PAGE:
In Experimental, there are two catchment areas: a wide catchment area for passengers (who can walk long distances to a stop) and a narrow catchment area for freight (which has no legs and thus cannot walk). Mail works on the passenger catchment area on the basis that people can carry letters as far as they can walk for posting. By default, the smaller catchment area is shown for goods only stops; the larger catchment area for other stops, but the converse can be shown by holding down SHIFT when selecting the stops in the menu.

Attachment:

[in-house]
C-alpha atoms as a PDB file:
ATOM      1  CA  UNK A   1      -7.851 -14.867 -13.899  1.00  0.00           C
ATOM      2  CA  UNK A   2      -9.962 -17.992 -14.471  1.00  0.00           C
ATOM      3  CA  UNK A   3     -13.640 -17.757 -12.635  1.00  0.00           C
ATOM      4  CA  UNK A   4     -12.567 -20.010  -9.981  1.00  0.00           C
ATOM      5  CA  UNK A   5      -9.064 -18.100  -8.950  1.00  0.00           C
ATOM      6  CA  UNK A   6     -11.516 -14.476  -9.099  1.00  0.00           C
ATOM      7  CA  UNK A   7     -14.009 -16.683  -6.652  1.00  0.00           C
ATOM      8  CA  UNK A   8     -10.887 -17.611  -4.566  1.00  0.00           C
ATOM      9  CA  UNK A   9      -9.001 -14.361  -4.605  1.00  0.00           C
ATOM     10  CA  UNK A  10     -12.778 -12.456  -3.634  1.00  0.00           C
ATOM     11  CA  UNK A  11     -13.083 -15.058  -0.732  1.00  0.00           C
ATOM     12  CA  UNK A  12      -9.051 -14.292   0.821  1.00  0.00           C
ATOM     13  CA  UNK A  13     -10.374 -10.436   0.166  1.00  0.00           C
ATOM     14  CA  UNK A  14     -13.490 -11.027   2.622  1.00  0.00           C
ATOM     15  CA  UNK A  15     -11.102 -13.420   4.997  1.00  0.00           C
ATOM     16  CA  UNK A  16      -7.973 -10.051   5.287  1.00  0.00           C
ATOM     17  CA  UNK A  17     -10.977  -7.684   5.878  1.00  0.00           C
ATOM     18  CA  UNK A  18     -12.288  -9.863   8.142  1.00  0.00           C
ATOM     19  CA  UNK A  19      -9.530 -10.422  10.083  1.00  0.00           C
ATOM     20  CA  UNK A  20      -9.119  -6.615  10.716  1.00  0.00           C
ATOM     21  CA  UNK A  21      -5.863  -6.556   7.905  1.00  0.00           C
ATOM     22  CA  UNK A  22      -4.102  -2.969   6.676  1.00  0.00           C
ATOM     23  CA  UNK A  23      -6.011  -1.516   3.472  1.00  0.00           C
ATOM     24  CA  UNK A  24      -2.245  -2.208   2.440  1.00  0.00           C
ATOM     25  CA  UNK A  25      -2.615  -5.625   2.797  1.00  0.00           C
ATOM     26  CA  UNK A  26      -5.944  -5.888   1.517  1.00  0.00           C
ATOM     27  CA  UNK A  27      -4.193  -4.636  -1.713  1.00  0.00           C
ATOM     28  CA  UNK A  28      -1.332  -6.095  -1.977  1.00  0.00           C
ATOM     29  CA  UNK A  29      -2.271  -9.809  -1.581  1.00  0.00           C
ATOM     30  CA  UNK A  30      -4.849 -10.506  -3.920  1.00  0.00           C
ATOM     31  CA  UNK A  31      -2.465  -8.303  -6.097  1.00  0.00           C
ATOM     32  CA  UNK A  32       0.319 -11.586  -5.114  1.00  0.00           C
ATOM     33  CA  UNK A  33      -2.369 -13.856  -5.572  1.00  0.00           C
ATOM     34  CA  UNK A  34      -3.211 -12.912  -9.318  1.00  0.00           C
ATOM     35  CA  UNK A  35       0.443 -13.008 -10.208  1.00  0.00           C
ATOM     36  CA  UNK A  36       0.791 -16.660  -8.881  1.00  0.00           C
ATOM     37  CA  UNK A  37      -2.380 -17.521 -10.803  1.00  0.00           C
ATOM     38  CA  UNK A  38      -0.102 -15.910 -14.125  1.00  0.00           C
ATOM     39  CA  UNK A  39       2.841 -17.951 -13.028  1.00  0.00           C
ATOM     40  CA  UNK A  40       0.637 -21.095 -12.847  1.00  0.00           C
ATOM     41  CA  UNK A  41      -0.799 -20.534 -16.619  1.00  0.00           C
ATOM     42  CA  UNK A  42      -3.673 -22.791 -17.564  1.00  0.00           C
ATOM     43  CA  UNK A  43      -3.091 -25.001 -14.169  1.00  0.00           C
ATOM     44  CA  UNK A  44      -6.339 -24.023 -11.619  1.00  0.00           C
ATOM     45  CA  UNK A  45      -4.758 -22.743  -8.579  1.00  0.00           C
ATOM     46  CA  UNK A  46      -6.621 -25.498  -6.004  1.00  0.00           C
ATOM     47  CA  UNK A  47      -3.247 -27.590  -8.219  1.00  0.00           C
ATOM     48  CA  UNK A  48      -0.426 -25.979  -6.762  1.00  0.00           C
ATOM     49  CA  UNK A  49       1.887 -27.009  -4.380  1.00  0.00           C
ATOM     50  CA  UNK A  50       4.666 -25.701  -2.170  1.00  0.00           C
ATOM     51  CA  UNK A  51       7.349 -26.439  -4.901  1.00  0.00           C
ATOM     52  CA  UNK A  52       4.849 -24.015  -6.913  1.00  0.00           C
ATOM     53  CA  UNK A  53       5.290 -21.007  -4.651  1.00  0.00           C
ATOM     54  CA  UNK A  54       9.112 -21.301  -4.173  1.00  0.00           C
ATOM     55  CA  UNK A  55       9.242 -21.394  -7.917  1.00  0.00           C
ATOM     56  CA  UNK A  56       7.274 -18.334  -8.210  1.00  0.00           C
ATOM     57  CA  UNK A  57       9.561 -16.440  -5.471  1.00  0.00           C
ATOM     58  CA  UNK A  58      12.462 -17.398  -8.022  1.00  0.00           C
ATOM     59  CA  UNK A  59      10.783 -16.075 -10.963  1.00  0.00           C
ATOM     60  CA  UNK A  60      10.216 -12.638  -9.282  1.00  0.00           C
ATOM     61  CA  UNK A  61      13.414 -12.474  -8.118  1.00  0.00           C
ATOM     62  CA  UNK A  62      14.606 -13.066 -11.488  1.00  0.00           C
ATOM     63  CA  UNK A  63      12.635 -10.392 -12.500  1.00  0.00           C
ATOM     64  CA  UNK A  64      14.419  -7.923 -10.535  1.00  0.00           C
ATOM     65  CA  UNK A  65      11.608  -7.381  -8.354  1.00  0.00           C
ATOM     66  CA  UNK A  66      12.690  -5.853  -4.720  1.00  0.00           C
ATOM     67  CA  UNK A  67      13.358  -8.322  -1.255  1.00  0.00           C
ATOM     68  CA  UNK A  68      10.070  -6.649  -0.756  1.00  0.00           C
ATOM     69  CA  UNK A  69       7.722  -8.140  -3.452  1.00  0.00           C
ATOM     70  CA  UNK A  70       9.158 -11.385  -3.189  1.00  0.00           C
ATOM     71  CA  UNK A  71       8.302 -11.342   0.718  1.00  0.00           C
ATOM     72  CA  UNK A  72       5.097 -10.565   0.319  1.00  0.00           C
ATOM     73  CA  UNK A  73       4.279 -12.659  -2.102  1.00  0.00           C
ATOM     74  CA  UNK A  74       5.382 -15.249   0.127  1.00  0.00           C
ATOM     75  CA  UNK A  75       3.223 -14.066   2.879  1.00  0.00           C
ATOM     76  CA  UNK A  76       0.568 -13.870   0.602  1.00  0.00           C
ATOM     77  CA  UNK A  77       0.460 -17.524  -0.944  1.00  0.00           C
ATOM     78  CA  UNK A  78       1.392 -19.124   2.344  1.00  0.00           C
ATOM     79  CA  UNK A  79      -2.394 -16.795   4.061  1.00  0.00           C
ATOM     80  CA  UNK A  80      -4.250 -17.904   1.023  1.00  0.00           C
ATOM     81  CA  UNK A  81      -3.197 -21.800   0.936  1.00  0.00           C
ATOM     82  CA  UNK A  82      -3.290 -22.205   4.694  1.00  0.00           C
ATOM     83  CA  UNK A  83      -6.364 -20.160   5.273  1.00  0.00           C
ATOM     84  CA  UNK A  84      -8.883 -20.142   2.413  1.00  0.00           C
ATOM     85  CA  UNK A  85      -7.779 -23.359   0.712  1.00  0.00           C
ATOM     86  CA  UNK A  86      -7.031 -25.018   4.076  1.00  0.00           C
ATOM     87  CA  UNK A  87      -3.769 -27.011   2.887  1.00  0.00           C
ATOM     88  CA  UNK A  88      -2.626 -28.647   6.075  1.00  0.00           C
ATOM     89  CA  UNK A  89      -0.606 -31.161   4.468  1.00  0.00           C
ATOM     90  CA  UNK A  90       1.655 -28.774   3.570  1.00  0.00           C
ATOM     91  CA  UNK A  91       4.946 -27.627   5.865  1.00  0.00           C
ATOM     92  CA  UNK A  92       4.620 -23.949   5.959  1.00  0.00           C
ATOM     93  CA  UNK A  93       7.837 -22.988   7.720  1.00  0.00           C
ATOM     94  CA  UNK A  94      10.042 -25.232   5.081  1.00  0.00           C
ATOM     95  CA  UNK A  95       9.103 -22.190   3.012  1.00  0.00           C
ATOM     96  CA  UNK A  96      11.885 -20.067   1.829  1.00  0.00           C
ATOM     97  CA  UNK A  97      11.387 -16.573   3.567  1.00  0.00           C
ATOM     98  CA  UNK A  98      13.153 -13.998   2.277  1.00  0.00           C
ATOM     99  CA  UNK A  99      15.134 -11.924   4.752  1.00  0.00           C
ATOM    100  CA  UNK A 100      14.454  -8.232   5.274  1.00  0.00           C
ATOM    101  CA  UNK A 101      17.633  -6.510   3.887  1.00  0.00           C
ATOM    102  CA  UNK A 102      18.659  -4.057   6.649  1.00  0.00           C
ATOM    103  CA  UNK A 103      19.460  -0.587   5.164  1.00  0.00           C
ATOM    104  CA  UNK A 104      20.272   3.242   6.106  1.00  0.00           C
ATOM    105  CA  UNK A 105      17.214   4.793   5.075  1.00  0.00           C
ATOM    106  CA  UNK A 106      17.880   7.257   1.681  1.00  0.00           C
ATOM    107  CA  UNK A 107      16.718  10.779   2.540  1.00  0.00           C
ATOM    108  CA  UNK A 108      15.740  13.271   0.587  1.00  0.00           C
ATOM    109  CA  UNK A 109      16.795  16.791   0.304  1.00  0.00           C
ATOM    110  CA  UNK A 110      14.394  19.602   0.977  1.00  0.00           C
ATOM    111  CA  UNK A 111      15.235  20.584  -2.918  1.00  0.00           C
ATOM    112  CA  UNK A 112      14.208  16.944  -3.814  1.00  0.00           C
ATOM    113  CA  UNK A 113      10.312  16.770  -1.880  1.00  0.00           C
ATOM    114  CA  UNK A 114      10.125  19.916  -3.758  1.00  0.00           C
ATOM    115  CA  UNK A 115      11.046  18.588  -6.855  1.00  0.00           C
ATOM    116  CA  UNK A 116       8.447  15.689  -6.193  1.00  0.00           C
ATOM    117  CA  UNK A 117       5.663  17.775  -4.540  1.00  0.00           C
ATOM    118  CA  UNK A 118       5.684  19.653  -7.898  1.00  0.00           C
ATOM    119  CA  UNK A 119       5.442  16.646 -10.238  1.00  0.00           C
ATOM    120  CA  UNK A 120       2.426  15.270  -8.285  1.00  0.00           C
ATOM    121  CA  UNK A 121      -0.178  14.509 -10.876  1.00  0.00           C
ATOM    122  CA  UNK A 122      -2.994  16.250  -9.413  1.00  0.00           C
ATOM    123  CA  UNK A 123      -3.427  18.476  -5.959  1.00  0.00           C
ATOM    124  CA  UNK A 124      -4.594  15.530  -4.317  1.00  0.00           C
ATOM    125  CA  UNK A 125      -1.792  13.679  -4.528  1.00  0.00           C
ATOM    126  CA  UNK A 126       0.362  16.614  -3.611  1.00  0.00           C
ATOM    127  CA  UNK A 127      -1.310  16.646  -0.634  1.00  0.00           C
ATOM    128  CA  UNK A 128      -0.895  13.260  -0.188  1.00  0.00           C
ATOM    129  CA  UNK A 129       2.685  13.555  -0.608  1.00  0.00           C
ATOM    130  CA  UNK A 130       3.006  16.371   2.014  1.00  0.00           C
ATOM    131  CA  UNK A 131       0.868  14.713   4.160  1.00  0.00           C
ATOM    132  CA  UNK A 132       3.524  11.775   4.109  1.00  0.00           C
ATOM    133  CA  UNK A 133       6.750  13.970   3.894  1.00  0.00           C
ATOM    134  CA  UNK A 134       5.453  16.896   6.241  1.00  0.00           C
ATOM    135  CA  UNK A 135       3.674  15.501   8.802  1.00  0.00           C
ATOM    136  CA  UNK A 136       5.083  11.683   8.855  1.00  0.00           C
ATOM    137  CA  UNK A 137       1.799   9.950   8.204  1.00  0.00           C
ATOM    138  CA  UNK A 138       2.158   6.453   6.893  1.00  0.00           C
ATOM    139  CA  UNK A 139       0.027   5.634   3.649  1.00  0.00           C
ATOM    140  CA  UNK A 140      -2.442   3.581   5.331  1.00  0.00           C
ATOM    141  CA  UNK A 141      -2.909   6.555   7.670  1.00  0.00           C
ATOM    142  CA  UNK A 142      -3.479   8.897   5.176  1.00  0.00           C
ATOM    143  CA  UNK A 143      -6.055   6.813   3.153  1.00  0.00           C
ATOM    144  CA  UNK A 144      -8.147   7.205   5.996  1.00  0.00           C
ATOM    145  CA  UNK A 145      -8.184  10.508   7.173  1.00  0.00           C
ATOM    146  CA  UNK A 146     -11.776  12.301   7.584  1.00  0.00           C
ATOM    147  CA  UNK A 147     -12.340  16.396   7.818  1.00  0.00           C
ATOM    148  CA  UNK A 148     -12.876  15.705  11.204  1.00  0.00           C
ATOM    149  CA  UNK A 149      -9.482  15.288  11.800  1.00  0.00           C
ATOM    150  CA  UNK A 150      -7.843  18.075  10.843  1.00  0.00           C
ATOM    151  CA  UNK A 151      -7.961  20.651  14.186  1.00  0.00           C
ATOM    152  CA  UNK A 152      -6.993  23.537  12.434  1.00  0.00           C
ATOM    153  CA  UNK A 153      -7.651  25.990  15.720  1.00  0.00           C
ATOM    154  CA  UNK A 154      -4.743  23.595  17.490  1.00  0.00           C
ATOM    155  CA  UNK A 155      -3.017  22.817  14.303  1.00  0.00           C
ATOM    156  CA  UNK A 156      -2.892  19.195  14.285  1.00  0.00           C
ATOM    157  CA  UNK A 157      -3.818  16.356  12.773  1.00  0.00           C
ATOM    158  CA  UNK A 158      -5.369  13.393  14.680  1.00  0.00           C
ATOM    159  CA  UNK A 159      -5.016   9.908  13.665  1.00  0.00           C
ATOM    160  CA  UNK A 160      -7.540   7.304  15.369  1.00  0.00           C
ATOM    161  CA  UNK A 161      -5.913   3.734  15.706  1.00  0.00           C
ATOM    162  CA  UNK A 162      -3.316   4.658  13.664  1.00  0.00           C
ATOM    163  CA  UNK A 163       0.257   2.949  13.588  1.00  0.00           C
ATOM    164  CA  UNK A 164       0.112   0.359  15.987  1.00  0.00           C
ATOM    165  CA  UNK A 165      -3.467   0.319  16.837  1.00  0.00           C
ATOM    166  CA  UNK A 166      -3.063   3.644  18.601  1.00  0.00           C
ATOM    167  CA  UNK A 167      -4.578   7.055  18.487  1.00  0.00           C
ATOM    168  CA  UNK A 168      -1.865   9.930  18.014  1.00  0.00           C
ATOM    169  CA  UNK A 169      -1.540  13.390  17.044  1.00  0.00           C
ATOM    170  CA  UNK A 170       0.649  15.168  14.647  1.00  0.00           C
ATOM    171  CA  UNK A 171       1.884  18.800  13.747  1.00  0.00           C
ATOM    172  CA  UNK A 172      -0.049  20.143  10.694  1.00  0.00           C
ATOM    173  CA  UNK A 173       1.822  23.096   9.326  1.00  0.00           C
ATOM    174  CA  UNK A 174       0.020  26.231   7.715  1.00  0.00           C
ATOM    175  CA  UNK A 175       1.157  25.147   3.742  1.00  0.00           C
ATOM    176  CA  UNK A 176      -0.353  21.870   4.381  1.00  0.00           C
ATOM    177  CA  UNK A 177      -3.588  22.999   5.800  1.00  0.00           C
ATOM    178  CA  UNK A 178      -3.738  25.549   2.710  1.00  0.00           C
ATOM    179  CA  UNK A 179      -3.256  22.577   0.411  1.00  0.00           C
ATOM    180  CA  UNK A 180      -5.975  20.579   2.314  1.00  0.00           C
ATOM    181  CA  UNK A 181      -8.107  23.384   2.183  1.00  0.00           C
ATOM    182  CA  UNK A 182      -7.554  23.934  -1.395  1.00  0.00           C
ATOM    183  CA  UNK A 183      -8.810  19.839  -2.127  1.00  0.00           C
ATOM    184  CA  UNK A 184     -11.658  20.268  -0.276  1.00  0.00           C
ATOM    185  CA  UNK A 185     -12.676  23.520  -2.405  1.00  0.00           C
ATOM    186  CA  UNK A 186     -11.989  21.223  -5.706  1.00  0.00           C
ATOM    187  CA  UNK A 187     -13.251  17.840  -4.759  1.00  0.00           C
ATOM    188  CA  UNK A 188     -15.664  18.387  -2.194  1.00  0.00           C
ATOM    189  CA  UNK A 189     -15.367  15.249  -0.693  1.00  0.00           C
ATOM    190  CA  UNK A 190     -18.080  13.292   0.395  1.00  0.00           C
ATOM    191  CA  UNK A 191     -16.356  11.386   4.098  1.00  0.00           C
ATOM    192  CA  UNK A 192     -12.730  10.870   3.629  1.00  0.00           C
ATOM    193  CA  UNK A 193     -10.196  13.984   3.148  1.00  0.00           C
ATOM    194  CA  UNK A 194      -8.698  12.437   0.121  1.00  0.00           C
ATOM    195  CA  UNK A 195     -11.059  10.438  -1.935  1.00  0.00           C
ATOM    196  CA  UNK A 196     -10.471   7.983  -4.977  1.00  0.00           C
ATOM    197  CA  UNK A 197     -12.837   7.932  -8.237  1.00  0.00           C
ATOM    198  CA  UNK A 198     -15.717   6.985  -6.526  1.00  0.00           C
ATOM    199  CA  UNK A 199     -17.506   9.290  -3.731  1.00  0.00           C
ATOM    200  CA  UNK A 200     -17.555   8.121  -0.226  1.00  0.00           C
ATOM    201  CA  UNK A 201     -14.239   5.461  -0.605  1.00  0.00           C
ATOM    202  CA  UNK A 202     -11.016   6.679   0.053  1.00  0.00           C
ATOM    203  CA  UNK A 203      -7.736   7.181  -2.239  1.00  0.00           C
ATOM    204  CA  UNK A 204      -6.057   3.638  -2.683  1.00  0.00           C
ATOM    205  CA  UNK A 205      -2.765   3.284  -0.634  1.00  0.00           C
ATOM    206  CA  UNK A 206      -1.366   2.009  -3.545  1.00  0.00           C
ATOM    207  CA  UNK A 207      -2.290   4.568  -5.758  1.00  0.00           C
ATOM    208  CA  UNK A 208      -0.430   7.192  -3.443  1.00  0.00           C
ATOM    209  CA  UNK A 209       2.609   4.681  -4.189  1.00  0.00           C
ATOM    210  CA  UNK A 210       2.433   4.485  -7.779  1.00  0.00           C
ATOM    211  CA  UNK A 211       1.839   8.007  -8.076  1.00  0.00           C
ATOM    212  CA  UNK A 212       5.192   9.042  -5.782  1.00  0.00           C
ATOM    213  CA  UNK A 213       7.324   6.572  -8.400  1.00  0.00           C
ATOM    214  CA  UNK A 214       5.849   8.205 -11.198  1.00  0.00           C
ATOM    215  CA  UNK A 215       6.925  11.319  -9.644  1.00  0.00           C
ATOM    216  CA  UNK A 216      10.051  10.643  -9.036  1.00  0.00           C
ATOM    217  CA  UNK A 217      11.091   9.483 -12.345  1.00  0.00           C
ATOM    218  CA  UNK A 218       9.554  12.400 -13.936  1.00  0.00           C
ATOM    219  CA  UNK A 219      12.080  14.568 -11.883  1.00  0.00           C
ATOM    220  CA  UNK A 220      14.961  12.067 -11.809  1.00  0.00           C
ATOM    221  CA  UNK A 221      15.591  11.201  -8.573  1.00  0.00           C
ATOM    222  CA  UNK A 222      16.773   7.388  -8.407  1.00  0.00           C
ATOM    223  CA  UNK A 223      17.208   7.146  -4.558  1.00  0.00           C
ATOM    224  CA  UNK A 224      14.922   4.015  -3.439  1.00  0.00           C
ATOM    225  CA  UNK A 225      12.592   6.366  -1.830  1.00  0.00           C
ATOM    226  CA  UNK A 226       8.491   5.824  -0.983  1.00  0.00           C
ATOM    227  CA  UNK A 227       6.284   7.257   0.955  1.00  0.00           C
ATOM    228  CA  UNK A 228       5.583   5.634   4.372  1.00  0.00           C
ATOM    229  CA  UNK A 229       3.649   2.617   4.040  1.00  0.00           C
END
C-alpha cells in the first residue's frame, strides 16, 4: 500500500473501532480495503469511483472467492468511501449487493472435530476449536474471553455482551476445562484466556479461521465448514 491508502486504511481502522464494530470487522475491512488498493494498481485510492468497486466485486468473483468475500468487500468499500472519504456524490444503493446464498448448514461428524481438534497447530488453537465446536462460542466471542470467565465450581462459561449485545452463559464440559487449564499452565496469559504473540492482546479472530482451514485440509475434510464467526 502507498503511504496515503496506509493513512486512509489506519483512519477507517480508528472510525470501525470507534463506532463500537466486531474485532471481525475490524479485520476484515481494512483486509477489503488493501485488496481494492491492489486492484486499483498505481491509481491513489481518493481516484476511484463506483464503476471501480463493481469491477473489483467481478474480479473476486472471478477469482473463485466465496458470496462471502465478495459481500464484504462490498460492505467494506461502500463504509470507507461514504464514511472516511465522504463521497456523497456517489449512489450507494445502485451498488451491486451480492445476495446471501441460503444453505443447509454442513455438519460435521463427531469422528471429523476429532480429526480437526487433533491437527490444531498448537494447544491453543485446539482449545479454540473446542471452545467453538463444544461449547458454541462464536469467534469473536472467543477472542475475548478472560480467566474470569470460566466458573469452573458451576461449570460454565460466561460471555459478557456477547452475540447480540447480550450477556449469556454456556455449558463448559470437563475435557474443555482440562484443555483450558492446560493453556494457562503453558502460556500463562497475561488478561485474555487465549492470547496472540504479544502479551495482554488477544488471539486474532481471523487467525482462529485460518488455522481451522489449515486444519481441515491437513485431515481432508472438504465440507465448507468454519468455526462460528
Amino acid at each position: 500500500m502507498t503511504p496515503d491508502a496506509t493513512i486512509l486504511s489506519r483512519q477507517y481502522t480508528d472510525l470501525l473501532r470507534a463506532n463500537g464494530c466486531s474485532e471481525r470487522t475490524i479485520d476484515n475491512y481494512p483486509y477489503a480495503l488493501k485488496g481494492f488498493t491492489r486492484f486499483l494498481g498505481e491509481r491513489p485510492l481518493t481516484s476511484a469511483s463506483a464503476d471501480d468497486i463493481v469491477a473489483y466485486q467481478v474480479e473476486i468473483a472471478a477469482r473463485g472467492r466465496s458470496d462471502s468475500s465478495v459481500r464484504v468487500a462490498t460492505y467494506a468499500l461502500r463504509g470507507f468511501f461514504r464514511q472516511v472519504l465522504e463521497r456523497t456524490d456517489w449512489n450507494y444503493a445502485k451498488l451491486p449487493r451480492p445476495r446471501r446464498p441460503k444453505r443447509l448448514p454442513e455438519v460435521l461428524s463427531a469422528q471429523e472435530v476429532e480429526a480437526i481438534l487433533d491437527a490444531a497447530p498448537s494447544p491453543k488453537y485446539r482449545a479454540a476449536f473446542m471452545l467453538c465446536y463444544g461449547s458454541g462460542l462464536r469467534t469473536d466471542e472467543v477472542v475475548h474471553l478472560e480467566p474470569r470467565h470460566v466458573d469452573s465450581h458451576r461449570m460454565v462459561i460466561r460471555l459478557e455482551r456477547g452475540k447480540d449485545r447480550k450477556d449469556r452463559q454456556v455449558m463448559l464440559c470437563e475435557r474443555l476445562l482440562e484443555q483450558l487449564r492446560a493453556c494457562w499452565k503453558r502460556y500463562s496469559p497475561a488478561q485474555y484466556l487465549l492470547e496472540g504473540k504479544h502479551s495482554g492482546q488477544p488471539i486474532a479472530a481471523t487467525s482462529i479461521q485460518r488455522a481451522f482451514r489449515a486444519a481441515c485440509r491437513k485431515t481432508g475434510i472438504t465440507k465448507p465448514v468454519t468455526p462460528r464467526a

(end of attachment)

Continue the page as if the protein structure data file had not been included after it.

However, as Rollermaterial points out, there is more to spacing stops than just ensuring that everything is covered by a catchment area. In Experimental, as in real life, passengers will prefer to travel from nearer than farther stops. Each passenger has a journey time budget, and will (1) take the quickest journey to its destination; and (2) not travel at all if the travel time exceeds the budget. The time taken walking from the origin building to the first stop (at 4km/h, assuming walking in a straight line) is counted as part of the journey time. Thus, it is not enough for an optimal network for the buildings to be within the catchment area: they need to be as close as possible. Obviously, this will involve all sorts of (very realistic) compromises, but that is part of the fun of the game.